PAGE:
clairobscur, this is one of the differences between labour law in North America and in Europe. The U.S. Wagner Act (which was the inspiration for most of the labour relations laws in Canada as well) relied on the concept of a bargaining unit. A union that wants to organise a group of employees at an employer signs them up, and then applies to a government board (at the federal level in the U.S., the National Labour Relations Board, if I remember correctly) to have the work unit of the employer certified as a bargaining agent. The employer has a right to make representations about the appropriate bargaining agent.
The idea was that certification of a bargaining unit would increase the rationality of the union system, by putting all the employees who are doing similar jobs in the same bargaining unit within the employer. So for example, if an airline is unionised, all the pilots for that airline will likely be in the same bargaining unit. For a smaller employer, that means that there may only be one or two bargaining units; for a large, national employer it may mean that there are a variety of bargaining units.
Normally, if the Board certifies the bargaining unit as proposed by a union, the Board also certifies that union as the bargaining agent for that bargaining unit, but that recognition is not in perpetuity. The labour relations laws normally recognise an open season (usually every three years or so), in which another union can apply to be recognised as the bargaining agent for a particular bargaining unit, if it can show that it has majority support among the employees. Alternatively, if the employees are dissatisfied with their union, they can apply to the board to have their union decertified, without necessarily proposing a new union to represent them - i.e. - they can vote to de-unionise.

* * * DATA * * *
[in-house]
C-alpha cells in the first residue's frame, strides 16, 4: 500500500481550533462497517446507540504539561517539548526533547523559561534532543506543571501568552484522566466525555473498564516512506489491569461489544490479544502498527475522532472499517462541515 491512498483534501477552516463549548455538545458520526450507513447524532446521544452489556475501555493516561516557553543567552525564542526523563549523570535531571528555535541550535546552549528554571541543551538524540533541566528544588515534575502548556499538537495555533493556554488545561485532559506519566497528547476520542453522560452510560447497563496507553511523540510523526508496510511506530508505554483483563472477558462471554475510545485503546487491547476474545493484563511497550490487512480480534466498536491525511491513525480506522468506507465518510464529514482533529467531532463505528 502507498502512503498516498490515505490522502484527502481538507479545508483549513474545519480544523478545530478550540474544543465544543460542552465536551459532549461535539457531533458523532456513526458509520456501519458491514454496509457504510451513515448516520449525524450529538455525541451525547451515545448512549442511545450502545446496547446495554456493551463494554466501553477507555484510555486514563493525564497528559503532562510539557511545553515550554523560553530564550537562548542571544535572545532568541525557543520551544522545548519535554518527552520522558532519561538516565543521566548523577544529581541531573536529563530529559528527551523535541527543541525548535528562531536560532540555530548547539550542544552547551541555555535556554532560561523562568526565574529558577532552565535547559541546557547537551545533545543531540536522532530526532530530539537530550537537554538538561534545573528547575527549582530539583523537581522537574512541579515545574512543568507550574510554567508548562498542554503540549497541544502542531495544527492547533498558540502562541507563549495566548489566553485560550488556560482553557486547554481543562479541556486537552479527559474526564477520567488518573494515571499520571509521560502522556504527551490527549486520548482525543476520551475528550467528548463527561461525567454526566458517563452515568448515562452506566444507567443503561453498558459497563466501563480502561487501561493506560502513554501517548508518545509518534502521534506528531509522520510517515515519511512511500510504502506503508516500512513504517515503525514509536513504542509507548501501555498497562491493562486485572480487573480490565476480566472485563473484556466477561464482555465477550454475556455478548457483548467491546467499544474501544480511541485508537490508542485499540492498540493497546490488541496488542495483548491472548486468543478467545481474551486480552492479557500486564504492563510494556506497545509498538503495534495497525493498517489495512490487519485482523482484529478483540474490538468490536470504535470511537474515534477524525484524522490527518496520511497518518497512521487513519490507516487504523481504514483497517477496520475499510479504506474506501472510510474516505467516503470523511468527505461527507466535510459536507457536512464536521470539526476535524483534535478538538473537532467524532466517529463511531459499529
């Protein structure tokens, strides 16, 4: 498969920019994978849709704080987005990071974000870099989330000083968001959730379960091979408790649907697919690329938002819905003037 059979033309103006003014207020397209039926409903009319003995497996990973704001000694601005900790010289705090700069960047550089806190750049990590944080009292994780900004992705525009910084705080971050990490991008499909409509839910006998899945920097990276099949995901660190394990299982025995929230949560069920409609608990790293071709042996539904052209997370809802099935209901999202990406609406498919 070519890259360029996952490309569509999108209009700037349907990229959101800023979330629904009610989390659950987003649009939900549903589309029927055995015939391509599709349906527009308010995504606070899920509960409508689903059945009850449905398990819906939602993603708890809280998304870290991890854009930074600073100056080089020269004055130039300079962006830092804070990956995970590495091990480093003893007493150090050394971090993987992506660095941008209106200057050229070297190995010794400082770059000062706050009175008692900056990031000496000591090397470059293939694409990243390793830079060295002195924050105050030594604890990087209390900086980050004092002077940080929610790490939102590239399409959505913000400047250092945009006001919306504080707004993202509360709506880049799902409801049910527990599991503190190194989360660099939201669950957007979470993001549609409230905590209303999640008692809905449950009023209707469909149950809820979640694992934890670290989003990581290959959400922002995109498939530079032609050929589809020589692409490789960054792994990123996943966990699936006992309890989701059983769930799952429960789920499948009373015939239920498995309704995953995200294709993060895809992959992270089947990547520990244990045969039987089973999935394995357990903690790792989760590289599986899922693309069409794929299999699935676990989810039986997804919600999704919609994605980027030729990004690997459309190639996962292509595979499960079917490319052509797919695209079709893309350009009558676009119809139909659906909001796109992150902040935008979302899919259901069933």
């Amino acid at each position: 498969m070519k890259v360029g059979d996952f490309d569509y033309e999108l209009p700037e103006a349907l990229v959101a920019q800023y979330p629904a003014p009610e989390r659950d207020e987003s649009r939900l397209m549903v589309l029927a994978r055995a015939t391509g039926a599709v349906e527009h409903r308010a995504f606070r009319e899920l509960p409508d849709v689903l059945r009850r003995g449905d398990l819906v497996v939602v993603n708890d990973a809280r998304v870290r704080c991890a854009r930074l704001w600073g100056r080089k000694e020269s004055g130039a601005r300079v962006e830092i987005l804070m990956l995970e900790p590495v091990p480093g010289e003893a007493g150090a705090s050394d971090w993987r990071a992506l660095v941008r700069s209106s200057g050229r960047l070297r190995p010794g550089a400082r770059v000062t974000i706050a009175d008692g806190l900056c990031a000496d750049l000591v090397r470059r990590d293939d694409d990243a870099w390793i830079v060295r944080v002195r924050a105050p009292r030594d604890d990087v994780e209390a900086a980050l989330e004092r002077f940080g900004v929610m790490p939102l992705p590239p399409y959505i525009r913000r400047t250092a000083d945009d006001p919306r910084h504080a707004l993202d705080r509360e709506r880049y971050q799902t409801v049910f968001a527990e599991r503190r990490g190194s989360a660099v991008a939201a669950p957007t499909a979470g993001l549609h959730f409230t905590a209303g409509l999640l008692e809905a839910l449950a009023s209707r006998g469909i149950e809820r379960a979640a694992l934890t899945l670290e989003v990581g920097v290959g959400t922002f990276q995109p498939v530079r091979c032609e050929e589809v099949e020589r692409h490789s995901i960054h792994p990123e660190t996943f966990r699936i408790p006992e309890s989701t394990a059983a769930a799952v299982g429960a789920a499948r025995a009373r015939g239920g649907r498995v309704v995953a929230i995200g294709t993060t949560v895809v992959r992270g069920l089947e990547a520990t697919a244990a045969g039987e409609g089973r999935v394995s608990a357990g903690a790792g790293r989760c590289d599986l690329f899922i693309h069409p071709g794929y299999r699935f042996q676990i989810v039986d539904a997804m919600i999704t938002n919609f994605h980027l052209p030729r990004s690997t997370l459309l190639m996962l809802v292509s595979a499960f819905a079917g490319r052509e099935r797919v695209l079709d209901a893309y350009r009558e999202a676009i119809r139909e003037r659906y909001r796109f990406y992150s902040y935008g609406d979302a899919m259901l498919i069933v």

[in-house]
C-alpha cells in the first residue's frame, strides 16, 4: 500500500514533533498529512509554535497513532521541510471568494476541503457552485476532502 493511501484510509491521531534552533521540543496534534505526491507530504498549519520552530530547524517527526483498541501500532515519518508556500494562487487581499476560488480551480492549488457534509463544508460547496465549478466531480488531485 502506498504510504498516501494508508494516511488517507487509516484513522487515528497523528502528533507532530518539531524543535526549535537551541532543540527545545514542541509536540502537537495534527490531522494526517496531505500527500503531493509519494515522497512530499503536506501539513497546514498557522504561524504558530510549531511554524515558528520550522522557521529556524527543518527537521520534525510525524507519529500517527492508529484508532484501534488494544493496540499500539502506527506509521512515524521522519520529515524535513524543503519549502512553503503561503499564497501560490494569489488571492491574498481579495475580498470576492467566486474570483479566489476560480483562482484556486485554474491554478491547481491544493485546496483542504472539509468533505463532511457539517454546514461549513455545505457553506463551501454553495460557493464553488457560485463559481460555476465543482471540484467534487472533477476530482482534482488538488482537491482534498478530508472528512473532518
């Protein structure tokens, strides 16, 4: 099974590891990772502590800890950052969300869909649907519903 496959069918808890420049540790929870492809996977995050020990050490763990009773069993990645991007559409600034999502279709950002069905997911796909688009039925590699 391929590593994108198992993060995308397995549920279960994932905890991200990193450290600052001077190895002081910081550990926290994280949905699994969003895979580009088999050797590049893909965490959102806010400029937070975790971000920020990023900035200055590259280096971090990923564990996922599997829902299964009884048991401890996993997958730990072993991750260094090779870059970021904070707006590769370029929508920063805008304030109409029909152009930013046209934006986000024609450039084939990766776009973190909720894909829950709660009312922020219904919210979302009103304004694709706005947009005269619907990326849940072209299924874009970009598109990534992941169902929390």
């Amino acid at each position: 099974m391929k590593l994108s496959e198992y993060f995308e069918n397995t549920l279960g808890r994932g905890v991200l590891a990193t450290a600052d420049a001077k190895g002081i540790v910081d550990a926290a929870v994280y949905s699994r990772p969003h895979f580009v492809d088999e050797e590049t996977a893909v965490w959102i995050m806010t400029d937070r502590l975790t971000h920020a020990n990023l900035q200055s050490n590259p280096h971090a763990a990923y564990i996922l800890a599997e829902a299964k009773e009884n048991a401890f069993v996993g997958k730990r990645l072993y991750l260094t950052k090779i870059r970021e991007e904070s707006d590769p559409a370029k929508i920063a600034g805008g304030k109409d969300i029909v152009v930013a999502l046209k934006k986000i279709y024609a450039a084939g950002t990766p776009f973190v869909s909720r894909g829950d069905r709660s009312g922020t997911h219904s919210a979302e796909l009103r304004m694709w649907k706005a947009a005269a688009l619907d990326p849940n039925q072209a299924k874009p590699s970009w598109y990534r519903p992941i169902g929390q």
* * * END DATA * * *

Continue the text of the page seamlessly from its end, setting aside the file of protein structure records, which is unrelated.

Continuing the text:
There are also laws regulating the relationship between the union and its members - one of the most important is the duty of fair representation. If an employee believes he/she has a grievance against the employer (unfair allocation of overtime, etc.) under the collective agreement, the union has a duty to represent that employee by raising the issue with the employer under the dispute resolution mechanism of the collective agreement. Since the union has been certified as the bargaining agent for all the employees in the bargaining unit, it has a corresponding legal duty to represent them all fairly in matters within the scope of the collective agreement.
Lots of qualifications on this sketch - it’s been several years since I studied the issue, and am certainly open to correction if I’ve got anything wrong.